Posts Tagged ‘meme’

If you’ve been on the Internet lately, you’ve probably heard of Momo and seen the photo associated with her/it. For those who haven’t, Momo is an Internet urban legend that, like Slender Man before her, has gained a sort of life on and off the Internet. Supposedly, she’s a woman or entity you contact or she contacts you online and threatens you and taunts you, predicting your death and encouraging you to do increasingly dangerous tasks and dares, including committing suicide (this latter part is known as the Momo Challenge). Most photos that pop up when you search her are of a woman with bug eyes, long stringy hair and a beaklike mouth. This is actually a 2016 statue from a Japanese artist named Keisuke Aisawa depicting an ubume, or the spirit of a woman who died in childbirth.

Over the past several months, normal people and YouTube personalities have said to have found Momo’s contact information for apps like WhatsApp and posted videos/screenshots of their conversations (not sure if those are faked, though they are creepy). Parents have also reported their children coming across videos of/about Momo on YouTube and YouTube Kids, traumatizing them and causing YouTube a lot of trouble (this is what happens when you have imperfect algorithms and AI that can’t actually examine video content for appropriateness or guideline violations). And rumors of deaths around the world supposedly caused by Momo (though no official police statements have definitively named Momo in any way to the case). This caused parent groups, celebrities, and Internet safety organizations to warn the public about Momo, saying she could pose a real threat to children and teens, and encouraging Internet safety.

Nowadays, any numbers/accounts associated with Momo are reported inactive and people are starting to realize this is just another Internet monster going around and getting a lot of attention. In other words, more hoax than horror (unless people are posing as Momo online, in which case I hope they can be traced and turned into the police). Still, parents and many others are concerned, and it’s not hard to see why.

So what made Momo so popular?

Well, a couple of factors. Like Slender Man before her, Momo is a modern, Internet incarnation of the boogeyman figures and demons that have haunted humanity’s dreams since the cave dwellings. She is an entity, a witch or demon who tempts or influences people, particularly vulnerable children, to harm. We’ve seen this before with Lilith and succubi, various demons across different cultures, and Krampus, among others. As time and technology have changed, so have our fears and the forms and ways our demons target us, the Internet being the newest way, both as a way to reach people and as a way to spread the word.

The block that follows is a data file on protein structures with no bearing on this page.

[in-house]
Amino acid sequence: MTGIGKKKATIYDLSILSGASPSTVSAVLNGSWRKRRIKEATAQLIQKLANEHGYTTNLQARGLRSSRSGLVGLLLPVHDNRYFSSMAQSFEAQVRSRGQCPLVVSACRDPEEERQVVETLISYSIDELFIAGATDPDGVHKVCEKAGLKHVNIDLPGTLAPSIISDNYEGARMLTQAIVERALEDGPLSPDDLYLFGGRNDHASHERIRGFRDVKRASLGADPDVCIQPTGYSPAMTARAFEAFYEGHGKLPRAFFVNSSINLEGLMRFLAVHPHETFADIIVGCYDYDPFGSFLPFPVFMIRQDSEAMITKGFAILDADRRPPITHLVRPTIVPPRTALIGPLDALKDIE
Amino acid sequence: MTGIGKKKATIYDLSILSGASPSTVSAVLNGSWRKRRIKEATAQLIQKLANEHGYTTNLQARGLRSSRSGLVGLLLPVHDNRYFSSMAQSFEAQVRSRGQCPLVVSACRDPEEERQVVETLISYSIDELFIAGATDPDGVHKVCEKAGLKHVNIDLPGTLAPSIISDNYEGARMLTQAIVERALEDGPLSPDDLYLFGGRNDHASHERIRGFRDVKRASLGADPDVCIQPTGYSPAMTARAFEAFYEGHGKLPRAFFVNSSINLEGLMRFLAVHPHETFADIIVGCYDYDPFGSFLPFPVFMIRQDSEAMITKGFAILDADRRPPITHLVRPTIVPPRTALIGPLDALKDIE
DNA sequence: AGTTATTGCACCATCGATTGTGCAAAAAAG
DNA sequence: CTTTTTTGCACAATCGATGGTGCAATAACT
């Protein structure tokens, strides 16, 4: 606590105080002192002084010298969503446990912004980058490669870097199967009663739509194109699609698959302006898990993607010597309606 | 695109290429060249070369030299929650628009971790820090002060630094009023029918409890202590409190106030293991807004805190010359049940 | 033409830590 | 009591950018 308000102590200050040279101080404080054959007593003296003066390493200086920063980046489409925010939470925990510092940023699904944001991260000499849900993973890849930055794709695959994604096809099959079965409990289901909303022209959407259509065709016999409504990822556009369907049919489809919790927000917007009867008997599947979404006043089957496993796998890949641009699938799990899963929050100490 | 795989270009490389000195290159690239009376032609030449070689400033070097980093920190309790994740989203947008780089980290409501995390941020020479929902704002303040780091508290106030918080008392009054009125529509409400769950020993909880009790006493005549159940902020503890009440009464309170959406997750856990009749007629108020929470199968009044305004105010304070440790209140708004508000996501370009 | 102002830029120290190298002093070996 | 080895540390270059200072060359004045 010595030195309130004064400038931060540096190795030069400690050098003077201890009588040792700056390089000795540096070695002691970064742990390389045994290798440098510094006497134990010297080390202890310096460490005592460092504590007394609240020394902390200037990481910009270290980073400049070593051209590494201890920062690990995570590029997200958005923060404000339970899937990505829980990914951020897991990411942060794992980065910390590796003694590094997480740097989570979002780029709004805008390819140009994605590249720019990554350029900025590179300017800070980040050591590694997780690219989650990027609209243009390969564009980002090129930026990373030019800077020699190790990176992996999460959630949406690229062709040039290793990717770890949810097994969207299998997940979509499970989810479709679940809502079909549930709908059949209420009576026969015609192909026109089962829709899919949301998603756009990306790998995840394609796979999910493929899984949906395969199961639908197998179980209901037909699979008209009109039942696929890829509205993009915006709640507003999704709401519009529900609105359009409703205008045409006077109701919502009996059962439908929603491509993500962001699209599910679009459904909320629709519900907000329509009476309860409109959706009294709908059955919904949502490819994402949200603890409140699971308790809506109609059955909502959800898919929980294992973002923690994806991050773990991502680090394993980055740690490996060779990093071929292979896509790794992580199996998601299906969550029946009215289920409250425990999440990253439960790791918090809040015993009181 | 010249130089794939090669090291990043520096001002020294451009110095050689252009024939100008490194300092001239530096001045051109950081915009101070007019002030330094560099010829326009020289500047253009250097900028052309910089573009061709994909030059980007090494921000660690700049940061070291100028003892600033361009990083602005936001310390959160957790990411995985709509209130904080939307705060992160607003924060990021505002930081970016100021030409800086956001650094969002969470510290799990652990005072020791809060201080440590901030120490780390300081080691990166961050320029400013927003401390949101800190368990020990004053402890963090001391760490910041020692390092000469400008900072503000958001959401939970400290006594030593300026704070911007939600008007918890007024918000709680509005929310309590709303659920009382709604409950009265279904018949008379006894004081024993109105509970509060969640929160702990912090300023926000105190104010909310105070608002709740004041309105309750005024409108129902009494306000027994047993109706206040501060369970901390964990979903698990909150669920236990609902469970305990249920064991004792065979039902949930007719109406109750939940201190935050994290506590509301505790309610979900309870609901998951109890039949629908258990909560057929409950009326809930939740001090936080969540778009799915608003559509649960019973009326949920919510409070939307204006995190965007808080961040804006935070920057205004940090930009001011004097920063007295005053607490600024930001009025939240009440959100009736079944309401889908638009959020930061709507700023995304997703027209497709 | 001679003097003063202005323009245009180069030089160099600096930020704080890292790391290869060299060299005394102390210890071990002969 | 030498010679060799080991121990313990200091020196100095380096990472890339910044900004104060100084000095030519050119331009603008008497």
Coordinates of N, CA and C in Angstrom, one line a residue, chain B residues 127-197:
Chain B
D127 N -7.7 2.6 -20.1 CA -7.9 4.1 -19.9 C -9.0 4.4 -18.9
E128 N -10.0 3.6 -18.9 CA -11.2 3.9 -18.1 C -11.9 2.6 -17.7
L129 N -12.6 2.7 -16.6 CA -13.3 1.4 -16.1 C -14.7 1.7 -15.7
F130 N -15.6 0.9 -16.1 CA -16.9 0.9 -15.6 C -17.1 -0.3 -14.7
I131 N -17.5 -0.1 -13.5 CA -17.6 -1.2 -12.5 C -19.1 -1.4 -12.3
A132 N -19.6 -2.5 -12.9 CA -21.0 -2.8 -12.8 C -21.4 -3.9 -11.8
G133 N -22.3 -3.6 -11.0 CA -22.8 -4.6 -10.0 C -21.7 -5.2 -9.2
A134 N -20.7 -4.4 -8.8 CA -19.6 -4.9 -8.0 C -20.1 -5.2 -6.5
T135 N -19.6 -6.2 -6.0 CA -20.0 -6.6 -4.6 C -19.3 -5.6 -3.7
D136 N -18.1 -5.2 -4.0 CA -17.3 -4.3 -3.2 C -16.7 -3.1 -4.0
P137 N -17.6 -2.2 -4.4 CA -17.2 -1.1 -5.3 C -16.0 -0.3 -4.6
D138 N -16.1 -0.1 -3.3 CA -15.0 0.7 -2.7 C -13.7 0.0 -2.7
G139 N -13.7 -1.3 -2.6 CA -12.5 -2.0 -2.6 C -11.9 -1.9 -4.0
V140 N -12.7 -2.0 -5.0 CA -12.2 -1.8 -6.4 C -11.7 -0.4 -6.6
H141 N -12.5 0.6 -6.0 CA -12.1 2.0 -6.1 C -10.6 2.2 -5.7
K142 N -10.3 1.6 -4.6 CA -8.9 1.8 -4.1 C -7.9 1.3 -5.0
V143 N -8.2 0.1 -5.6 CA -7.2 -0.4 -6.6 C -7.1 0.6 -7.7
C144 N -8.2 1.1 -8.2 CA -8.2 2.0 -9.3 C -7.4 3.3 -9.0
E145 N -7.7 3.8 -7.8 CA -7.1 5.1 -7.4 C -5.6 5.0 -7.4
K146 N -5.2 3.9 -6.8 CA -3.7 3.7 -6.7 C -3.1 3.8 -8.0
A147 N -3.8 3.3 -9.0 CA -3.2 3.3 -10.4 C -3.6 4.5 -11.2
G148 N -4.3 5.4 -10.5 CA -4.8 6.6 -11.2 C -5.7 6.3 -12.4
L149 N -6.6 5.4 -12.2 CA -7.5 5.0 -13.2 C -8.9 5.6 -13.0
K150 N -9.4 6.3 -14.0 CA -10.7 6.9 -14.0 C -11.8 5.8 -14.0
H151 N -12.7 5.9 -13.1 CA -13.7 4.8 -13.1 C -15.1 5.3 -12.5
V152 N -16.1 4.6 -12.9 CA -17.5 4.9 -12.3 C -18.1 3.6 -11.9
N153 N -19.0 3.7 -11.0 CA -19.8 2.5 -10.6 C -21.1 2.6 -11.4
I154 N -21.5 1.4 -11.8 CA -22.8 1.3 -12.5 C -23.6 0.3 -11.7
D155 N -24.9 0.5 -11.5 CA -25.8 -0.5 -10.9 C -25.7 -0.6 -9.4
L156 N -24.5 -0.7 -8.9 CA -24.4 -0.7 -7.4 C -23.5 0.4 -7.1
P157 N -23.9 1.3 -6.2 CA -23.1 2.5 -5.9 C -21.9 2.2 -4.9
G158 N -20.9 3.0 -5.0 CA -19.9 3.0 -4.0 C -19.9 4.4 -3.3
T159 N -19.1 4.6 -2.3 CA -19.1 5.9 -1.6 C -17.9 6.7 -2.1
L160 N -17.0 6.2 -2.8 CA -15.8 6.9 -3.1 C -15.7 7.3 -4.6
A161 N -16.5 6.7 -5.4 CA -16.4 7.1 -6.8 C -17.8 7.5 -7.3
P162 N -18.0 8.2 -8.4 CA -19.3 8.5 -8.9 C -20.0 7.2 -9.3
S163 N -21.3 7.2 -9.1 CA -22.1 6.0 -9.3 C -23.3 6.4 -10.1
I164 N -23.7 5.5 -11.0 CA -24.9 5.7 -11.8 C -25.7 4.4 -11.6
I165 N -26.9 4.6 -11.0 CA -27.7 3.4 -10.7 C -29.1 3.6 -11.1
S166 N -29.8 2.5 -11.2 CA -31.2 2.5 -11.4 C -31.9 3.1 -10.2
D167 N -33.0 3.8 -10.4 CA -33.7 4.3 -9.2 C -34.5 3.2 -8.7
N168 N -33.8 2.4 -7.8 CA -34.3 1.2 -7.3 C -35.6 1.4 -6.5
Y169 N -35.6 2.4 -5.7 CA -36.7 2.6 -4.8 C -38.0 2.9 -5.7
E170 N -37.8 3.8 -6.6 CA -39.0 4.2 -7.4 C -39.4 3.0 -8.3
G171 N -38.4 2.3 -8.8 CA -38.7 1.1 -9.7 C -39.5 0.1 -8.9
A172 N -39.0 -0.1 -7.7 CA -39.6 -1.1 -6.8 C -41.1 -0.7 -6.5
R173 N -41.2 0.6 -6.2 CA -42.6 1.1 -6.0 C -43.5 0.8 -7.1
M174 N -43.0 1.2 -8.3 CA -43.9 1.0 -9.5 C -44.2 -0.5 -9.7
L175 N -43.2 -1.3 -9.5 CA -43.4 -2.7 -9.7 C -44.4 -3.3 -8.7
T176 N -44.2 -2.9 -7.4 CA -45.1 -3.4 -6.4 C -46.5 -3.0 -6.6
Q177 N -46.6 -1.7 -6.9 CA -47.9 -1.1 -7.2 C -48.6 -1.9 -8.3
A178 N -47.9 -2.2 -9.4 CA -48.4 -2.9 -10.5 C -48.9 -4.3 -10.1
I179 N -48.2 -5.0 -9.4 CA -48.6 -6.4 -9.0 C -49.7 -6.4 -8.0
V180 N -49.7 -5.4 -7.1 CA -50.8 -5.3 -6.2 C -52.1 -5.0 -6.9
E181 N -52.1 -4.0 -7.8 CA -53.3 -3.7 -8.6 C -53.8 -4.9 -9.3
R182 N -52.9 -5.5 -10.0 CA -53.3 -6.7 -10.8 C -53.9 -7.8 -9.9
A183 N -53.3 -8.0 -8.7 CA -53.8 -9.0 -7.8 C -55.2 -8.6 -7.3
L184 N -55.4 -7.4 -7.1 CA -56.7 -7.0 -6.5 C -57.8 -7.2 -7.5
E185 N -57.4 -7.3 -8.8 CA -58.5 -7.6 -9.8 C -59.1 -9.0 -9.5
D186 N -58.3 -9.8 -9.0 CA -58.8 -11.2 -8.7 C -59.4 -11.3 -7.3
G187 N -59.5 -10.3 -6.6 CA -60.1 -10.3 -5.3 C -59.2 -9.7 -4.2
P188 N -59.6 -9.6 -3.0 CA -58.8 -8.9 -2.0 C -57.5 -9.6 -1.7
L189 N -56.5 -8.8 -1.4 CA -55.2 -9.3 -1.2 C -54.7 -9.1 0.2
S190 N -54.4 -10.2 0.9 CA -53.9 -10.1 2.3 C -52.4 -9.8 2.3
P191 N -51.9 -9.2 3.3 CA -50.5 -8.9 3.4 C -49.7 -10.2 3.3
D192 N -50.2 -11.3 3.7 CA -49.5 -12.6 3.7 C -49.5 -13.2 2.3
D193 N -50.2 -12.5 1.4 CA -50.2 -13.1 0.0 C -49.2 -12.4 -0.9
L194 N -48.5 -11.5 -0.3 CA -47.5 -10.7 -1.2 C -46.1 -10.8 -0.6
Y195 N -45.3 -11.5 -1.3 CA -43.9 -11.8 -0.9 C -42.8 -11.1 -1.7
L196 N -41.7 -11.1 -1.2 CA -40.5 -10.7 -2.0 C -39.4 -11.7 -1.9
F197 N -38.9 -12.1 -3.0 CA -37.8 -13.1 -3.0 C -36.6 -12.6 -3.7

There’s also the photo of Momo, which as I said is a statue of Japanese artist Keisuke Aisawa’s conception of an ubume. However the photo itself got associated with the Momo character, it fulfills a lot of the same visual requirements to make it an effective creepypasta image. For one thing, it’s human-like, but distinctly inhuman. This matches up with the theory of the uncanny valley, which states that the further something moves away from being human, the less we are able to identify it as human. At a certain point between human and inhuman, images or objects will enter the “uncanny valley,” where we can’t identify it as human or inhuman and we react with anxiety. Momo’s exaggerated features put her squarely in that valley.

That, and she’s very meme-able. In the time she’s entered the public consciousness, Momo videos, images, artwork, and stories have popped up all over the Internet, ranging from the creepy to the funny. Hell, I even made some Momo imagery. Look.

Like it? It’s me using a filter on my phone. And it was easy to make. So imagine how easy it is for other people to take Momo’s iconic look and put their own spin on it. As I said, instantly meme-able.

But there’s one more reason why Momo’s become so popular, and in this way she’s out-paced Slender Man. You see, Slender Man is specified as an impersonal entity who mainly sticks to forests. Outside of the movie, he doesn’t really rely on the Internet to do what he does to people (though the Internet has been great for his career). Momo on the other hand, while her exact nature is up for debate, is much more human than Slender Man. Her picture has features, she uses the human tool of the Internet, and she attacks us in a personal, psychological way.